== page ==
North Korea could face strictest sanctions ever in United Nations vote Monday

The elite US Navy Seal team that killed Osama bin Laden is reportedly training the South Korean military to assassinate Kim Jong-un

The United States called for a vote Monday on a U.N. resolution that would impose the toughest-ever sanctions on North Korea, a move that could lead to a showdown with the country's biggest trading partner China and its neighbor Russian Federation.

In reference to the United Nations vote, Japan is pushing for strong oil sanctions, while the USA wants to ban textile exports and shut down the hiring of North Korean guest workers in other countries.

A brief statement from the U.S. Mission to the United Nations late Friday said: "This evening, the United States informed the U.N. Security Council that it intends to call a meeting to vote on a draft resolution to establish additional sanctions on North Korea on Monday, September 11".

The draft resolution includes a full ban on exports of oil to North Korea, a full ban on textile imports from North Korea, a ban on North Korean labourers generating earnings overseas, and the asset freeze, which will also target members of the ruling worker's party, the diplomat said, calling it a "hard-hitting, ambitious resolution", CNN reported. North Korea detonated its sixth and most powerful nuclear bomb on Sunday which it said was a hydrogen device, and may launch another intercontinental ballistic missile as soon as Saturday, the anniversary of its founding.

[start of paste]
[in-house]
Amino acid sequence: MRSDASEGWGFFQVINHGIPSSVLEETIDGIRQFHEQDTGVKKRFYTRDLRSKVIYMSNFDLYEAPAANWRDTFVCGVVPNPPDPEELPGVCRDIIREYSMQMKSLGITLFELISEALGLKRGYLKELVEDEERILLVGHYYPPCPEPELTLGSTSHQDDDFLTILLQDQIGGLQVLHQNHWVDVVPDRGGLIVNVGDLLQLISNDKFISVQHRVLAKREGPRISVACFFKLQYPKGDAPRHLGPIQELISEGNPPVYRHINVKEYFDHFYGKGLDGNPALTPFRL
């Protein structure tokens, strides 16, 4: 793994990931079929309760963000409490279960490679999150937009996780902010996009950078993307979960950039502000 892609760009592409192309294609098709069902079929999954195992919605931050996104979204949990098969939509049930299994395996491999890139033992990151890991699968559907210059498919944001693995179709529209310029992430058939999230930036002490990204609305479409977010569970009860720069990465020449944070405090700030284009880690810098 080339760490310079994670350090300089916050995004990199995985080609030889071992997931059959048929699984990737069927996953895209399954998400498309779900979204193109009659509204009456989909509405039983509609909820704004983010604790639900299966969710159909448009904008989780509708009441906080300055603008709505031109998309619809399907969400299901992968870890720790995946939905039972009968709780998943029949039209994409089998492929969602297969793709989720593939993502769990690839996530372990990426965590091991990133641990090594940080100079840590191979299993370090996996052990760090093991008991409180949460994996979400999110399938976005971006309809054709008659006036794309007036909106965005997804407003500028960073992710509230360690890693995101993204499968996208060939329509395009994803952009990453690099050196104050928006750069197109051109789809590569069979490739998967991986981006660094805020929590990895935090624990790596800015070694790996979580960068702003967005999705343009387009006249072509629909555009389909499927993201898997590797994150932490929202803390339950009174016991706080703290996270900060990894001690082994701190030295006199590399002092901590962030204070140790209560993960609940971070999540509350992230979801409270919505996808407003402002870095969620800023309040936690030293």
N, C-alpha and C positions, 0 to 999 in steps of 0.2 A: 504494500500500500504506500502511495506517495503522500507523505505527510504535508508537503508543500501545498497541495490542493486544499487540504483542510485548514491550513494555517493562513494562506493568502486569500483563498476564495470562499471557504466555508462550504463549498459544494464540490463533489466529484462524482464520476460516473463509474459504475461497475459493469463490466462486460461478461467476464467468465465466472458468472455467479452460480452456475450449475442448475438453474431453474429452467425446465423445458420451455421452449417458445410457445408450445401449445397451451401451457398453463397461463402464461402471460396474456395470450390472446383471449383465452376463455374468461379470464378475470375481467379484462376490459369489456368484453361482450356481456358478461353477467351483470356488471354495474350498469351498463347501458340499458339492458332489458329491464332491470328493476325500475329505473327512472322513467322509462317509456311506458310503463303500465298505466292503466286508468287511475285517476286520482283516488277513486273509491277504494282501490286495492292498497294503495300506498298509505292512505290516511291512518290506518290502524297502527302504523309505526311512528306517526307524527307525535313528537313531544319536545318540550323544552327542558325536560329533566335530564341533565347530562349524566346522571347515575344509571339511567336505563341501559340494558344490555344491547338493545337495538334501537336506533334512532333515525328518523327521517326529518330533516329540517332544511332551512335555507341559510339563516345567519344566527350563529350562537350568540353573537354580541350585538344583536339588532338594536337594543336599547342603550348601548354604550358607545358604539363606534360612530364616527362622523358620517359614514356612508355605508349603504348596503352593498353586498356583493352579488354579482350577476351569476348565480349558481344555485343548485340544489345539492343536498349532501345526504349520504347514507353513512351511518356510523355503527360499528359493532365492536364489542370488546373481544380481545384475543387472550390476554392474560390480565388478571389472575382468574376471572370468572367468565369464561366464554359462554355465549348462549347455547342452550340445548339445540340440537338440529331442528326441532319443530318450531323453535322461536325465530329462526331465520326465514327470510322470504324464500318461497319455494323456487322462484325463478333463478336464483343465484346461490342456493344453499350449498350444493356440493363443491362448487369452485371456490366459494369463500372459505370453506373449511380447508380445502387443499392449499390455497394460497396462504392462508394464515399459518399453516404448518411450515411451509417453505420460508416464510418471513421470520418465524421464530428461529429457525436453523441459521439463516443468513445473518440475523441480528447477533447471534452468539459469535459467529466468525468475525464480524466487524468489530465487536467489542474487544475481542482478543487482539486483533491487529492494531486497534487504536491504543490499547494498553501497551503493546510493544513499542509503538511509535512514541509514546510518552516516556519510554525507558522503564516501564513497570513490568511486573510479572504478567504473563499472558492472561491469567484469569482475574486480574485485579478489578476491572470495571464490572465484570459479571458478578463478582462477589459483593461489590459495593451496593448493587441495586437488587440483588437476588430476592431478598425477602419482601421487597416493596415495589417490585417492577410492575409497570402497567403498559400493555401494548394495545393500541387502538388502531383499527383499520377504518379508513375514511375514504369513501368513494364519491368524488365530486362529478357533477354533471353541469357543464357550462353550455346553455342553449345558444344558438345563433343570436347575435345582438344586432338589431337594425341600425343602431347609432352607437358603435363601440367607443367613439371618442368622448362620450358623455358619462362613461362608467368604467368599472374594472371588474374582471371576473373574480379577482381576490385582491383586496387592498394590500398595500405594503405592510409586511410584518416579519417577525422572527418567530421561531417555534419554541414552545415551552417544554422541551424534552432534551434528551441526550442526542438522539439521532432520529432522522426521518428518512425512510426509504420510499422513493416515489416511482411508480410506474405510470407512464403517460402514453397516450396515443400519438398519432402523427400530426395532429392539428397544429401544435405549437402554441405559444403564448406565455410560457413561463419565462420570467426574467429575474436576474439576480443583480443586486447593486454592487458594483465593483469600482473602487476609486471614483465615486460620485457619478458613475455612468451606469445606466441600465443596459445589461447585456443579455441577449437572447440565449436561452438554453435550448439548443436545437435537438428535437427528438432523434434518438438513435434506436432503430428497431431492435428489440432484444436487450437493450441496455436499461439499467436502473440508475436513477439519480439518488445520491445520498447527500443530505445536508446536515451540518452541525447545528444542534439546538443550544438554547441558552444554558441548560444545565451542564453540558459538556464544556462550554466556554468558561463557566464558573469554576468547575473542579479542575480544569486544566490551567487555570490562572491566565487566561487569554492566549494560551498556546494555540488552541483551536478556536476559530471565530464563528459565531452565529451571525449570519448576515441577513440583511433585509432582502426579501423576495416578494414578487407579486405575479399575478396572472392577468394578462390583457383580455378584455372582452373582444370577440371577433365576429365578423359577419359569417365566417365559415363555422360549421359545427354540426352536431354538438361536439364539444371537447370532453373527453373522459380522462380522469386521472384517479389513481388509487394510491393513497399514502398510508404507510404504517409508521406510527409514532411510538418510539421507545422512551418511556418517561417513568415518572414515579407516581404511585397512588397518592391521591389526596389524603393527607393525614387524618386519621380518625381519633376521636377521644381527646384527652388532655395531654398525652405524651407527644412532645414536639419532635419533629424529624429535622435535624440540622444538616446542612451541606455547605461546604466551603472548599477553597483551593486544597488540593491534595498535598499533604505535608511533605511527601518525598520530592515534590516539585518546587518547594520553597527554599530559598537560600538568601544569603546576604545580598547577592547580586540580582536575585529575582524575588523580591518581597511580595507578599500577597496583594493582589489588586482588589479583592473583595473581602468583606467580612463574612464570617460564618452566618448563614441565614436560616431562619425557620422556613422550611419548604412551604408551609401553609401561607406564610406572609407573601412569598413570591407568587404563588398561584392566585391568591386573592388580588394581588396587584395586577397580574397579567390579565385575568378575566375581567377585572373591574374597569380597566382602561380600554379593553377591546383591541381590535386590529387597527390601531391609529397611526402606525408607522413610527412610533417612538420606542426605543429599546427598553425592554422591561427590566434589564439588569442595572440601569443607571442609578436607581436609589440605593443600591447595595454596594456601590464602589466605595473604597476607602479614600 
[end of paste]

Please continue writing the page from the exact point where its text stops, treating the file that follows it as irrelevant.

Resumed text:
The proposed raft of sanctions would be the toughest-ever imposed on North Korea.

Russian Federation doesn't believe sanctions are working, and President Vladimir Putin fears that cutting of the oil supply could hurt the North Korean people.

Americans are a little too relaxed about nukes

Several diplomats say the United States demand for a speedy council vote is aimed at putting maximum pressure on China.

North Korea conducted its fifth nuclear test on September 9 past year, and then carried out a sixth a week ago, saying it was a hydrogen bomb that could be fitted onto a missile - prompting global condemnation and calls for further sanctions.

China will support further United Nations action if it helps restart dialogue with North Korea, Foreign Minister Wang Yi said on Thursday.

"The US intent is so strong on this issue and clearly they are throwing a lot at this", said a Security Council diplomat. A senior administration official later told reporters that the US won't let North Korea extort or threaten the world with its nuclear programme, and that the administration isn't sure the country could be deterred.

He added, "To get the situation contained without war is going to be really hard, and that's if we've got our diplomacy right", he said.